2021: The Year of Napoleon

This year is being billed as the “Year of Napoleon” by the French government and the Réunion des Musées Nationaux. Major museum exhibitions and commemorations are planned across France.

Professor Marlene L. Daut (University of Virginia) writes: “After a year in which statues of enslavers and colonizers were toppled, defaced or taken down across Europe and the United States, France has decided to move in the opposite direction. The year 2021 is being hailed by many museums and institutions in the country as the “Year of Napoleon” to commemorate France’s biggest tyrant, an icon of white supremacy, Napoleon Bonaparte, who died 200 years ago on the island of Saint-Helena on May 5, 1821.”

Jacques-Louis David, Napoleon Crossing the Alps (1801)

Professor Daut is right to criticize Napoleon Bonaparte’s record on slavery and human rights issues related to his restoration of slavery in Saint-Domingue. Other historians have condemned Napoleon’s anti-republican politics, authoritarian state-building, imperial propaganda, censorship policies, international law abuses, militarism, and war crimes.

Napoleon’s legacy is complex, but his image has been increasingly appropriated by far-right and nationalist politicians in France in recent decades. Marine Le Pen and other leaders of the Rassemblement National (RN), a far-right nationalist party formerly known as the Front National (FN), have associated themselves with Napoleon’s charismatic nationalist politics and militarism.

Daut emphasizes that “the ‘Year of Napoleon’ has arrived during a dangerous time. French academics who study race, gender, ethnicity and class are under attack. President Emmanuel Macron has derided the field of post-colonial studies by suggesting that it ‘has encouraged the ethnicization of the social question’ to the point that the Republic is in danger of ‘splitting’ apart. The minister of higher education, research and innovation outright called for an investigation, ‘so we can distinguish proper academic research from activism and opinion,’ and said that scholars studying critical race theory and decolonization, along with sexual identity and social class, were promoting ‘Islamo-leftist‘ ideology.”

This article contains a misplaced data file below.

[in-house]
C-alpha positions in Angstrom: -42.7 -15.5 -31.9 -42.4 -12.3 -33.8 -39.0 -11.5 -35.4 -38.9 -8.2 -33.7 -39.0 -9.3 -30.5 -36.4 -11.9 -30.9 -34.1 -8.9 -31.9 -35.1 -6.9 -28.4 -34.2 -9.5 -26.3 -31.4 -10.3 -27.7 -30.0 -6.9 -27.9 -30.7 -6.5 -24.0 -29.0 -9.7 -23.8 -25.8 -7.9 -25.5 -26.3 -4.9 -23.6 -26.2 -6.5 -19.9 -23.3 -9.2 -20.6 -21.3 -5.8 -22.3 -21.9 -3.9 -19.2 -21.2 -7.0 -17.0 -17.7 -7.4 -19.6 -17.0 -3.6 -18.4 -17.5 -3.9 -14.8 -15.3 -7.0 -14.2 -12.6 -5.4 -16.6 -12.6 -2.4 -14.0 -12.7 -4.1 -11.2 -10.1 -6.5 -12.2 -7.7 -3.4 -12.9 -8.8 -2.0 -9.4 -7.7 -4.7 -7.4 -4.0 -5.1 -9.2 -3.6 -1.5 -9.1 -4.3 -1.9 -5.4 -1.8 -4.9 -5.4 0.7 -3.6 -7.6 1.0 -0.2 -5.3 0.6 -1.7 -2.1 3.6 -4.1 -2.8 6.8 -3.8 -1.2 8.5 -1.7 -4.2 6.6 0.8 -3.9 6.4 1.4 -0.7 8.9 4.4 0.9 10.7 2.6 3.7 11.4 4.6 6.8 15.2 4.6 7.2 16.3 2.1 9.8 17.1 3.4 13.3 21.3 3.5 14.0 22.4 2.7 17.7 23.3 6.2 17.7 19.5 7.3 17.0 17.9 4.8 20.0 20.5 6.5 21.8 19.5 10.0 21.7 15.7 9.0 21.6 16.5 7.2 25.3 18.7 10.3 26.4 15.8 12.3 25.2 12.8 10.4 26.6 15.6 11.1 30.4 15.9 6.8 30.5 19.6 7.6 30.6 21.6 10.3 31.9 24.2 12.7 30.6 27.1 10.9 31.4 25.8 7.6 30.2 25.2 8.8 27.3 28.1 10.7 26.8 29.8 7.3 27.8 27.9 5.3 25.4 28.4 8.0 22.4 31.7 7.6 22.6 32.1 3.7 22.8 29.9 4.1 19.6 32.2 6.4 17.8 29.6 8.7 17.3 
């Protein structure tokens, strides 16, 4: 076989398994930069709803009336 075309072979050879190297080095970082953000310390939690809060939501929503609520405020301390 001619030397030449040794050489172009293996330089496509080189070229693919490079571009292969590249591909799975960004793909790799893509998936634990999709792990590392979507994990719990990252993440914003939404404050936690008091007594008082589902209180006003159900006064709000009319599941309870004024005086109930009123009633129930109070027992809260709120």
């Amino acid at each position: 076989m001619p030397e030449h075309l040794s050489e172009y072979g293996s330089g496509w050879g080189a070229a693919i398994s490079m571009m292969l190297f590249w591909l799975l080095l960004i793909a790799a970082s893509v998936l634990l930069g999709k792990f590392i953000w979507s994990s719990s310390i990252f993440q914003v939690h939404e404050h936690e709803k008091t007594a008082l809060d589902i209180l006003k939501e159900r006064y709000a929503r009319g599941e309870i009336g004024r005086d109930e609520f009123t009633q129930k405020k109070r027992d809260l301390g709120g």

The fate of the “Year of Napoleon” is certainly not assured in a politically divided France that faces a third wave of coronavirus infections. The ongoing Covid-19 pandemic and repeated lockdowns in France may disrupt many of the planned exhibitions and events.

The New York Times published an op-ed by Marlene L. Daut on “Napoleon Isn’t a Hero to Celebrate.”

For further context, see the report in Marianne on French President Emmanuel Macron’s plans for commemorations of Napoleon in 2021. RTL reports on the political controversies surrounding commemorations of Napoleon this year. Le Monde reports on the politicization of historical memory in France relating to multiple significant historical anniversaries in 2021.

This entry was posted in Atlantic World, Civil Conflict, Comparative Revolutions, Cultural History, Early Modern Europe, Early Modern World, Empires and Imperialism, European History, French History, French Revolution and Napoleon, Globalization, History of Race and Racism, History of Violence, Museums and Historical Memory, Political Culture, Revolts and Revolutions, War, Culture, and Society, Warfare in the Early Modern World. Bookmark the permalink.

1 Response to 2021: The Year of Napoleon

  1. Pingback: The Politics of Commemorating Napoleon | Brian Sandberg: Historical Perspectives

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